How to Effortlessly Remove Pesky Tree Sap From Your Car
You live in a tree-lined avenue in a beautiful neighborhood, and it's nice and wonderful until you realize that there's a downside that you have to live with: pesky tree sap all over your shiny ride. If you don't know how to remove tree sap from cars properly, chances are you might damage your vehicle's paint job. Sometimes even a trip to the car wash might not help solve the problem.
Some people might think that, when it comes to their cars, removing tree sap should be the least of their problems. We strongly disagree! We want you to gain a better understanding of why tree sap can pose serious problems for your car's paint job in the long run and why ignoring it can cost you a lot of bucks.
The process of removing tree sap from cars is actually not that difficult. There are several methods on how to remove tree sap from cars that have been proven to be effective. You'll be surprised that some cleaning agents and products you can use are readily available in your home.
What Is Tree Sap?
This can quickly become a lengthy topic of discussion, so let's just focus on what's relevant. Your utmost concern is to get out of a sticky situation (literally), so we'll give you a clearer idea about what you're dealing with, a tree sap's components, and how to break it down in order to be able to remove it without damaging your car.
Tree sap is actually the “blood” of a tree, sustaining it with essential nutrients necessary for growth. There are two kinds of sap found in trees: the xylem and phloem. The xylem is responsible for moving water, minerals, and hormones around the tree from the bottom to the top. That sticky substance that we all dread seeing on our cars is called phloem. The stickiness of the phloem comes from sugars which are generated through the process of photosynthesis.
A tree also produces sap for other reasons, too, like pest infestation, disease, or damage. The tree sap acts as a defense mechanism to get rid of pests which burrow into and can cause severe damage to the tree.
One solution to prevent getting tree sap on your car is to avoid parking under trees that drip a lot of sap, like pine trees. If getting tree sap on your car can't be helped, there are ways to learn how to remove tree sap from cars without compromising your vehicle's paint job.
Why Do You Need to Remove Tree Sap From Your Car?
While a fresh drop of tree sap won't immediately damage your car, allowing it to sit and dry for an extended period will only make the task of removing it considerably harder. If left untreated, tree sap can affect your paint's clear coat and even the paint itself. It may also cause some staining or discoloring.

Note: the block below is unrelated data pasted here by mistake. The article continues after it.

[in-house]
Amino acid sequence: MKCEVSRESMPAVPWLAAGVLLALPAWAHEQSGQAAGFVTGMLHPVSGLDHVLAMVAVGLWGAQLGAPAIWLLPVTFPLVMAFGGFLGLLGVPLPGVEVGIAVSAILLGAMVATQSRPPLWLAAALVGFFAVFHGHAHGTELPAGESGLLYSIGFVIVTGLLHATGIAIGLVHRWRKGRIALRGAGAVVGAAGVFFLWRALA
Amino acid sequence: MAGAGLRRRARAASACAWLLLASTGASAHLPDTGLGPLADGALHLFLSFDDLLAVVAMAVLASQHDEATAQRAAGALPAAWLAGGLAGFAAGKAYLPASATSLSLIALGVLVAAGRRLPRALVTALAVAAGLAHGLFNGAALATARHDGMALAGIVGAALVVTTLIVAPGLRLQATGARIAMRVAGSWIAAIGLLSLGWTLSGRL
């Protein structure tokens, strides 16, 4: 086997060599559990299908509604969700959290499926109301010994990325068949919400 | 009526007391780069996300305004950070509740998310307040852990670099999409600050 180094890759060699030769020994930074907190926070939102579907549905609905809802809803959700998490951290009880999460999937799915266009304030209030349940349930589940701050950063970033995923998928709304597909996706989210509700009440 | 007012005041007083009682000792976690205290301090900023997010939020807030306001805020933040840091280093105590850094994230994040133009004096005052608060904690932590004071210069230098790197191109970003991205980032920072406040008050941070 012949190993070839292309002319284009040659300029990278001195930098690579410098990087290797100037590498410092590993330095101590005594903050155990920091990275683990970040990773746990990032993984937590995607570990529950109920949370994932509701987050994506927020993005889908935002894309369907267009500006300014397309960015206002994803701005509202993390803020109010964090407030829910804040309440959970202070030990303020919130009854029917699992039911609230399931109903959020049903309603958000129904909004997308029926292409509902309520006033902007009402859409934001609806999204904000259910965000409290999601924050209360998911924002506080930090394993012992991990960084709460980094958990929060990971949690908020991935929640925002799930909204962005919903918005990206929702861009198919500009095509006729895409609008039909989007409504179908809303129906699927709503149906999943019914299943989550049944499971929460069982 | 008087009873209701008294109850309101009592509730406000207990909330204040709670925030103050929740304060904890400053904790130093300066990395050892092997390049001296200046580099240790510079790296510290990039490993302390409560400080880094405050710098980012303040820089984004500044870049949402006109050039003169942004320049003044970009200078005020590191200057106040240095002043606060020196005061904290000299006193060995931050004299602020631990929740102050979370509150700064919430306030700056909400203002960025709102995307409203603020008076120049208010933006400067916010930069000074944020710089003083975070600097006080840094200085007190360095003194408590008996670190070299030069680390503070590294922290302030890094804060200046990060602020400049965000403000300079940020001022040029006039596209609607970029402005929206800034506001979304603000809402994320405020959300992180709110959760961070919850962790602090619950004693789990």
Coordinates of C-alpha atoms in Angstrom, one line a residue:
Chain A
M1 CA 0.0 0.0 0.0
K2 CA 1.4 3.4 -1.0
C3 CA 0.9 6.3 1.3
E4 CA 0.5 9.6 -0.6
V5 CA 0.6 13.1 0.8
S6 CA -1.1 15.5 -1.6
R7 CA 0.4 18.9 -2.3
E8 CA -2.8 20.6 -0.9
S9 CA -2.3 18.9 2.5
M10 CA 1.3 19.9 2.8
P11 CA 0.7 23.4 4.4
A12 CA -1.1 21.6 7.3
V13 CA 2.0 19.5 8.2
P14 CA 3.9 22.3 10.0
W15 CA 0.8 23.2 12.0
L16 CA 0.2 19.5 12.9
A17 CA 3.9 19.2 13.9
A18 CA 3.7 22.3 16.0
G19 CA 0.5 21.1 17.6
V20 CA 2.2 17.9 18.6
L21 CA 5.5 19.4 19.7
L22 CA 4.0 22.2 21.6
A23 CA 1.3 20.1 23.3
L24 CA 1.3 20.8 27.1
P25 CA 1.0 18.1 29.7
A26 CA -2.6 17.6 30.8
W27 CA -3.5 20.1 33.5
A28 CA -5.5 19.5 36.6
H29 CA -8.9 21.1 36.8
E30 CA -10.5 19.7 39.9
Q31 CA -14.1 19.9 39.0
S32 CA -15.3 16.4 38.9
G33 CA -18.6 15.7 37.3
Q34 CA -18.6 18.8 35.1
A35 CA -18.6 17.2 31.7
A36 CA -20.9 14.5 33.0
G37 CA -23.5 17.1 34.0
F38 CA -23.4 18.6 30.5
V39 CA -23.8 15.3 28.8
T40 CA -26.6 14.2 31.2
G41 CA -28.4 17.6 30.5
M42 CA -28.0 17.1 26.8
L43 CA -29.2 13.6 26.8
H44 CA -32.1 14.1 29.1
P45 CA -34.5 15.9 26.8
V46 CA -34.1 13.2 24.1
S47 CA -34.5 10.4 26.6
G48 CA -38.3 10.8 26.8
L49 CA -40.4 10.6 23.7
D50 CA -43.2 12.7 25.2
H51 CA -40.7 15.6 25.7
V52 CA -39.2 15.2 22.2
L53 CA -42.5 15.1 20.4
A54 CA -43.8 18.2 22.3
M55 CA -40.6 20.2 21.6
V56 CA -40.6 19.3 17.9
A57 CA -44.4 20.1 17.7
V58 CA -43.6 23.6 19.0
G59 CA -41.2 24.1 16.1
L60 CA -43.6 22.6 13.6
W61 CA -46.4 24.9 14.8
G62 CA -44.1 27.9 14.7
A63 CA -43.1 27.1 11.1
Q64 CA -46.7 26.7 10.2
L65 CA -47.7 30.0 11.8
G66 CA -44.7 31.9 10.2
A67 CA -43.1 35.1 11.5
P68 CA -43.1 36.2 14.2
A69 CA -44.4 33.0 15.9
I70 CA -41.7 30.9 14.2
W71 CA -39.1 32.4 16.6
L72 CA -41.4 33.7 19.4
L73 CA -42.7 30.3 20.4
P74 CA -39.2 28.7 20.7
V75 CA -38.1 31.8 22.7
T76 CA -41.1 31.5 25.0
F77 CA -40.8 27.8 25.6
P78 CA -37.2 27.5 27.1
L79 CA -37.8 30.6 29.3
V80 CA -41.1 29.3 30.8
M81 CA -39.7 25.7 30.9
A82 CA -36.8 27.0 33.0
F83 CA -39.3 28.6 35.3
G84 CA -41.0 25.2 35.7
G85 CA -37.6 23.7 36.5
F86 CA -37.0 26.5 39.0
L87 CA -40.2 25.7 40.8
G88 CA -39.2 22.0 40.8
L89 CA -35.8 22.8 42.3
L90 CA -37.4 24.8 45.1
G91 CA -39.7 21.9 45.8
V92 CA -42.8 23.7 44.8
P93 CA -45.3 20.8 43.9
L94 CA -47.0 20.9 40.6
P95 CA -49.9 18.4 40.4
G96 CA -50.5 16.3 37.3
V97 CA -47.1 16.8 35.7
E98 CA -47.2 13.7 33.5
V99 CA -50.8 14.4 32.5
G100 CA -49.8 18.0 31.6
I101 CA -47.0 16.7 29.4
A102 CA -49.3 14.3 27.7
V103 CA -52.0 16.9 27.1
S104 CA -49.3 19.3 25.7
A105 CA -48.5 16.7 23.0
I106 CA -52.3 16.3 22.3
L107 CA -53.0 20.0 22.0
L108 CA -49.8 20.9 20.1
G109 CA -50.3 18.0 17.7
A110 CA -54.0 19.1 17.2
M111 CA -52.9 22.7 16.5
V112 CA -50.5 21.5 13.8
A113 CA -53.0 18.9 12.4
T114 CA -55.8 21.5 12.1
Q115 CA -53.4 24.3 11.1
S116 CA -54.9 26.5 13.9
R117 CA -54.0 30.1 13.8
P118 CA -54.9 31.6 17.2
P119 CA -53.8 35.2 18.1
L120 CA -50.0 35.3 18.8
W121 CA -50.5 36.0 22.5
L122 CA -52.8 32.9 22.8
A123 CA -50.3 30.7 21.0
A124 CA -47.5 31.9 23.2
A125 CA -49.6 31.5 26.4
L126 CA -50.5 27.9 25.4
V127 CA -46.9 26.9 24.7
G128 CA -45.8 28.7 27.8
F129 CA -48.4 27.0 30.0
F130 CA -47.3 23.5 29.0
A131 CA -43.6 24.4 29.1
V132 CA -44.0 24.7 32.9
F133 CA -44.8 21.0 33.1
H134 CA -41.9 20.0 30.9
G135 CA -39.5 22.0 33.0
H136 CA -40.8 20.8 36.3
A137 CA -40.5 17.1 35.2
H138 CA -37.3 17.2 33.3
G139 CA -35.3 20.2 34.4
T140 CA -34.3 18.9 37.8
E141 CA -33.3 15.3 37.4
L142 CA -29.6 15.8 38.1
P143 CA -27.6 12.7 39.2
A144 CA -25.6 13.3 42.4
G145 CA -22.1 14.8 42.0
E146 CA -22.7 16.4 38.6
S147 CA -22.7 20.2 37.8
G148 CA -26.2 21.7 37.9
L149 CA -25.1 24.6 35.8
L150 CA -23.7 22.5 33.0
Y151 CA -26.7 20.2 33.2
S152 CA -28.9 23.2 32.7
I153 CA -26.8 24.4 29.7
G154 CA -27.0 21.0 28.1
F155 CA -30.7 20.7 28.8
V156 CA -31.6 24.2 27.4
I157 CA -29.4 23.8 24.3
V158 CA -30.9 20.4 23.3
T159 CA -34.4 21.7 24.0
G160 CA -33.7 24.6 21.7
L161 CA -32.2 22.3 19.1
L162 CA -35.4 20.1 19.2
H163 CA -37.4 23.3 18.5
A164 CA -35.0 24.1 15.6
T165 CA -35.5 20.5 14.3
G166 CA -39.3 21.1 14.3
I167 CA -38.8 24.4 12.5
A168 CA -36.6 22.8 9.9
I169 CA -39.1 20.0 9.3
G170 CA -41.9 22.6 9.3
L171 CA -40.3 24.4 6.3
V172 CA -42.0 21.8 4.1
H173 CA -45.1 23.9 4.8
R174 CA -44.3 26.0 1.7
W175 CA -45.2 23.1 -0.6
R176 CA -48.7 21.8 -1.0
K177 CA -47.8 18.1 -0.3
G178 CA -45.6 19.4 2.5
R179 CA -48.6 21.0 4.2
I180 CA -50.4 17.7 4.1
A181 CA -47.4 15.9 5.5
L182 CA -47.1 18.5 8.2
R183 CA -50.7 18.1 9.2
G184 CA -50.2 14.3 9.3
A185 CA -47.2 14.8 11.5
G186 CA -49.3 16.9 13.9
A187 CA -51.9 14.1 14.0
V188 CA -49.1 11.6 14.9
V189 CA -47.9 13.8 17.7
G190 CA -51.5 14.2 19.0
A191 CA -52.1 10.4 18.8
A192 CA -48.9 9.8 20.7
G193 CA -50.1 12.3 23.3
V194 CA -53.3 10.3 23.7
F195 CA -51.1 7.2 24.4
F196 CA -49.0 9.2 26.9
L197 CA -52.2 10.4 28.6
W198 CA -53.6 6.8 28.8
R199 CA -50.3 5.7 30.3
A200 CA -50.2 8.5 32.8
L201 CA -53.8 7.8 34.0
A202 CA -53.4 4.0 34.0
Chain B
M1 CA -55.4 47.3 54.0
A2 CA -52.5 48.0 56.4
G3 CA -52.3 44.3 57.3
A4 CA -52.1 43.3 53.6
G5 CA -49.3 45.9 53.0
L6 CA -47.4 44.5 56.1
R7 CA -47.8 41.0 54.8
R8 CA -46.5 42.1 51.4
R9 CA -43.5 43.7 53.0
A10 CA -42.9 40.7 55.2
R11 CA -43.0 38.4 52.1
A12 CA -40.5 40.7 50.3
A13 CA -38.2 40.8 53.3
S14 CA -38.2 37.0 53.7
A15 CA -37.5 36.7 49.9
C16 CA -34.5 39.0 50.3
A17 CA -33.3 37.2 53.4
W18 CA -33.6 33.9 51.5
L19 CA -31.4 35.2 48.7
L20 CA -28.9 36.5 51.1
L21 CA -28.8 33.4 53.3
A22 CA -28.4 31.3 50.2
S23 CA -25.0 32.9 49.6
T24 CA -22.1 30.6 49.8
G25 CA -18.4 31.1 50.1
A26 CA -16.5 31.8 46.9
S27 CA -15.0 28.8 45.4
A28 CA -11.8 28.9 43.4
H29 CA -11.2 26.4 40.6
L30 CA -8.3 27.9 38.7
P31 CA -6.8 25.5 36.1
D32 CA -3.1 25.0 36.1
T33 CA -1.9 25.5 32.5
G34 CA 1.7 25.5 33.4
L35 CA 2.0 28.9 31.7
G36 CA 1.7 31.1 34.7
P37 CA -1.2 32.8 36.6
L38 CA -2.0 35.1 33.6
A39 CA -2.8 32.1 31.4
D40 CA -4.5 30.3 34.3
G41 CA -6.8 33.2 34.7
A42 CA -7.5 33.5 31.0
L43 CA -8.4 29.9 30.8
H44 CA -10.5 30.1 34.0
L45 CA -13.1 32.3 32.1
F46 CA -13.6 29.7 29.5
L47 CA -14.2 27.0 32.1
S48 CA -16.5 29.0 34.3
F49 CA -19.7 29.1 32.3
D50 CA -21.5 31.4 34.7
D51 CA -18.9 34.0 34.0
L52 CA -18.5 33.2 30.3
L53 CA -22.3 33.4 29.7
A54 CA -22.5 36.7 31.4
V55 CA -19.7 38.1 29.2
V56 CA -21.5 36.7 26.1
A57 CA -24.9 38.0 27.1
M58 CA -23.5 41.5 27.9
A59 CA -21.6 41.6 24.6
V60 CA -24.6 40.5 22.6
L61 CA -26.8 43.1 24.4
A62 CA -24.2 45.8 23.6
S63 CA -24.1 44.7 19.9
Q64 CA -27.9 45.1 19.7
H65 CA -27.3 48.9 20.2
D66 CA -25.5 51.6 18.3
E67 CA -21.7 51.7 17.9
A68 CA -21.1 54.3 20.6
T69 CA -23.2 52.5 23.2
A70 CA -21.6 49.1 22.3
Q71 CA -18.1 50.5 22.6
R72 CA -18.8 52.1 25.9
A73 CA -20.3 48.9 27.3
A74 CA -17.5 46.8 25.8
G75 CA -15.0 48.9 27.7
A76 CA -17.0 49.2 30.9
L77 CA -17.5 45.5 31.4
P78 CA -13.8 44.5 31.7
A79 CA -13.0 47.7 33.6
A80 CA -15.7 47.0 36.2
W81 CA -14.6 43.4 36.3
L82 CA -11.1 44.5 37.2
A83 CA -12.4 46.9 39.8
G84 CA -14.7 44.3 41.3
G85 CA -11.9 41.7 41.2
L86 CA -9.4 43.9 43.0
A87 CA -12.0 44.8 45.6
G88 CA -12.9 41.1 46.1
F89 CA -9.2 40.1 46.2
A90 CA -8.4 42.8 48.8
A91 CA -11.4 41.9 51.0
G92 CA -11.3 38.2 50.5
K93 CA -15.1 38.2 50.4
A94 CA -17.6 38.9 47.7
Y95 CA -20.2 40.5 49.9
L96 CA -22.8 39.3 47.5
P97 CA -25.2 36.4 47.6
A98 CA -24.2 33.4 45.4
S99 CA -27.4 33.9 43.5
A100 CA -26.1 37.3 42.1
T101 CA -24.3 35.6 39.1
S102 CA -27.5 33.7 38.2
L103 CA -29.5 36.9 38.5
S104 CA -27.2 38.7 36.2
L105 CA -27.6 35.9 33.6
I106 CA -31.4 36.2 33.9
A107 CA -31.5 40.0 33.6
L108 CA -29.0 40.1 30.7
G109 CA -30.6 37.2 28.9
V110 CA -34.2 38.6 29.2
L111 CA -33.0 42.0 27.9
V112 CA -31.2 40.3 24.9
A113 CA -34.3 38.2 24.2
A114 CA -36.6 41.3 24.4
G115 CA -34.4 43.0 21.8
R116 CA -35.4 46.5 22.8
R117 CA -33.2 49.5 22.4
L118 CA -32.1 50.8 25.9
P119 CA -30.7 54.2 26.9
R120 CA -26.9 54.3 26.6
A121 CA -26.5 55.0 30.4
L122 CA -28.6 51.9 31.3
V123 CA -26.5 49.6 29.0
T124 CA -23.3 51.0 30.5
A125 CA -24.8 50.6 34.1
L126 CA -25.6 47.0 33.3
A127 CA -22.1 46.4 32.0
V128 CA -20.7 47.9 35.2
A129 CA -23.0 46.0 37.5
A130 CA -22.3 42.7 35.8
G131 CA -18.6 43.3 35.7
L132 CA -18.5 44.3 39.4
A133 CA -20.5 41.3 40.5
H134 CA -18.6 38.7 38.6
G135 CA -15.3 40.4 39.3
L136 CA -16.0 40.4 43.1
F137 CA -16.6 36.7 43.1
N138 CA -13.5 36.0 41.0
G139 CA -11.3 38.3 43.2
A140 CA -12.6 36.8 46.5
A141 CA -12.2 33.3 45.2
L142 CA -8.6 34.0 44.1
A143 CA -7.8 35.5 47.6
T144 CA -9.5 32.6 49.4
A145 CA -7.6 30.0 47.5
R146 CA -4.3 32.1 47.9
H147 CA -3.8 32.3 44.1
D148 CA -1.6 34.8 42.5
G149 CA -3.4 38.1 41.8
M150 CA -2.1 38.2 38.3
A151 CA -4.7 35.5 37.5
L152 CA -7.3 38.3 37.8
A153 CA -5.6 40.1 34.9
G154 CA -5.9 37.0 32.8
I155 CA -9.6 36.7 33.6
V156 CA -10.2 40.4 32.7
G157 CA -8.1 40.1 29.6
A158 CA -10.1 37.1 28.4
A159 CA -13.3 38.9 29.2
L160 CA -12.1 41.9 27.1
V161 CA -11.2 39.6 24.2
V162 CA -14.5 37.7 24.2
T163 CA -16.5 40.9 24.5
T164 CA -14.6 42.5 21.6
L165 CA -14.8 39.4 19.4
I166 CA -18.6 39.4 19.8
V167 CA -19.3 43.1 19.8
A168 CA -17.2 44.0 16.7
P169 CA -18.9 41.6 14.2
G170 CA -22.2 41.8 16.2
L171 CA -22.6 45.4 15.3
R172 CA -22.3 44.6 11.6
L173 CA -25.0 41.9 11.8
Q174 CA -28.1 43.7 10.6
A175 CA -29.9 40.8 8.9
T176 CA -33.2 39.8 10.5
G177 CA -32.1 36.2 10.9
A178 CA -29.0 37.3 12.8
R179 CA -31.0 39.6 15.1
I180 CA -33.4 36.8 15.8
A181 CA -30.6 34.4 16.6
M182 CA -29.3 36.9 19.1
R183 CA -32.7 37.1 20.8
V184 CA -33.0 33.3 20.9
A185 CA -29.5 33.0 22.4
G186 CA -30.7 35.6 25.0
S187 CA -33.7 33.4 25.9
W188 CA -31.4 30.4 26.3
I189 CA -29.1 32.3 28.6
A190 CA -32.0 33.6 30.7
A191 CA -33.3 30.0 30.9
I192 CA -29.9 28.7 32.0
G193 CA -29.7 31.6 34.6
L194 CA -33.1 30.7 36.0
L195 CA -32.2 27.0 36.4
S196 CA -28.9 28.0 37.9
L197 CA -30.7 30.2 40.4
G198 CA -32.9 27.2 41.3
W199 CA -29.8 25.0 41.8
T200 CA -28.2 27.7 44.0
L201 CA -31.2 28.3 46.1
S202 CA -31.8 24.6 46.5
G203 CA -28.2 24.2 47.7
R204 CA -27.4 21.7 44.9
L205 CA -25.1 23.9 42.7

Pine trees are known for their exceptionally sticky sap. When pine sap drips onto your car, heat compounds its bad effects even further. The sap solidifies into a resin-like substance, making it more difficult to remove. If left untreated, the hardened pine sap can seriously damage not just the clear coat but the paint as well.
You're probably wondering how tree sap damages your paint job. As tree sap dries, it also shrinks over time, bonding with your car's paint as it does so. This causes stress on the vehicle's finish, and the tension will eventually cause the paint to crack. Once this happens, you will observe signs of deterioration around each spot of dried tree sap.
The rule of thumb is to remove tree sap at the soonest possible time so cleaning it off won't be difficult. The hot summer months can be especially harsh because the heat expedites the damage that tree sap can inflict on your car's paint job, so it is essential to remove it immediately and completely.
Tips for How to Remove Tree Sap From Cars
Knowing how to remove tree sap from cars will come in handy, especially if it's a recurring problem that you have to deal with from time to time. There are several ways on how to remove tree sap from cars, and their efficacy will depend on the extent of the stickiness or on how long the tree sap has been left untreated. Some of these methods are not 100 percent foolproof, so we advise you to practice caution when using a cleaning product and to test them first when necessary to find out how to remove tree sap from cars most effectively using each.
Soap and Hot Water
This is the safest way to remove tree sap, but it is only effective if you act quickly.